Pictured: Alfredo Ratinoff with one of the students from the summer mosaic class at the Smithsonian
This project was conceived as a combination of two different ceramic techniques: mosaics and hand-building clay. The idea is to create one-of-a-kind mosaic sun dials for the garden using tiles, glass, broken china, and any other object we may have had for years waiting to be recycled into a beautiful art piece. Also this fun project includes a special section about hand-building the sun dial with Laguna Clay and glazing the piece with exquisite Versa 5 colors. The class was held at the Dillon Ripley Center at the Smithsonian Institution in Washington D.C., and it was a great success! Some of the students who had never worked with clay before loved it and created beautiful pieces that now are in display in their home gardens. The project does not require any level of expertise and is for beginners to advanced students. Follow the instructions and be sure to let your creative spirit flow … enjoy!
Materials for project:
- 12” x 12” concrete tile from Home Depot (Garden)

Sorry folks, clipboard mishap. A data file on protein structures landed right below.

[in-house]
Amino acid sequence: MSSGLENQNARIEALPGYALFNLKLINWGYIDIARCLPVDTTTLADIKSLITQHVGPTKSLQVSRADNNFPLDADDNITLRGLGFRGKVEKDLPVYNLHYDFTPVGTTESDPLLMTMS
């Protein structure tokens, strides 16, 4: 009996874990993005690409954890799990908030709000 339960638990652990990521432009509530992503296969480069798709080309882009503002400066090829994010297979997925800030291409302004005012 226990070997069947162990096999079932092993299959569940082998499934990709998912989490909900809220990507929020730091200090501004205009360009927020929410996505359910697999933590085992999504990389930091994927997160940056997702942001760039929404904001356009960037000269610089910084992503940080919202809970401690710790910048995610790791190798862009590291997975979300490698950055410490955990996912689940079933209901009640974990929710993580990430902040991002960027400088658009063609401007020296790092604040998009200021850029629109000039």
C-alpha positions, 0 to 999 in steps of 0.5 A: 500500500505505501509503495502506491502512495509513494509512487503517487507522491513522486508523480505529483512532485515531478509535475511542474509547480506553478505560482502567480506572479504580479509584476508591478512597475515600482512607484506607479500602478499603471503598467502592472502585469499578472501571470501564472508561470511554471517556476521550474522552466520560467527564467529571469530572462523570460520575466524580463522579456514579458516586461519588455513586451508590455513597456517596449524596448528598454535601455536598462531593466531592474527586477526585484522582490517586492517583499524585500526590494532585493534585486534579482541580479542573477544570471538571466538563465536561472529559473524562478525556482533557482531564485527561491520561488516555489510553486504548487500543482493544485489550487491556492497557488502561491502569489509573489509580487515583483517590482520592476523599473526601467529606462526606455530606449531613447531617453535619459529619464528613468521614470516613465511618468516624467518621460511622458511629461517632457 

- Laguna Glazes Versa 5 colors
- 2 pieces of flat, plain rectangular wood molding 14” long each and ¾” thick
- Small piece of canvas
- Small 12” x 12” piece of plywood or similar material to work with clay
- Rolling pin
- Wire cutter
- Some clay modeling tools (Laguna Clay Company)
- Small knife
- Metal rib to smooth the clay surface (Laguna Clay Company)
- Sanded Grout
- Plastic Containers
- Mask N 95 for silica protection 3M type
1. It is always a good idea to have one color sketch of your mosaic on paper.
2. Make a separate sketch of the shape of your sun dial, too.
3. Once your design is ready, transfer it to the concrete tile. The easiest way is to use carbon paper, though you can also draw your design free hand on the tile.
4. Draw the area where the sun dial will be placed on your concrete tile.
5. Select the materials for your mosaic based on the colors and textures from the original design. Please pay attention and take your time to make a good selection.
- Choose a very hard surface in order to break your pieces with the hammer.
- Choose any concrete outdoor space or you can buy a solid concrete block at any construction supply center and use it as your working area.
- Place your china, tiles or glass between two pieces of brown wrapping paper and break them between the paper to keep sharp pieces from flying and facilitate collecting the broken pieces after you are done.
- Choose a medium size hammer to work with and hit the pieces a couple times, checking the pieces each time, as some materials are harder than others.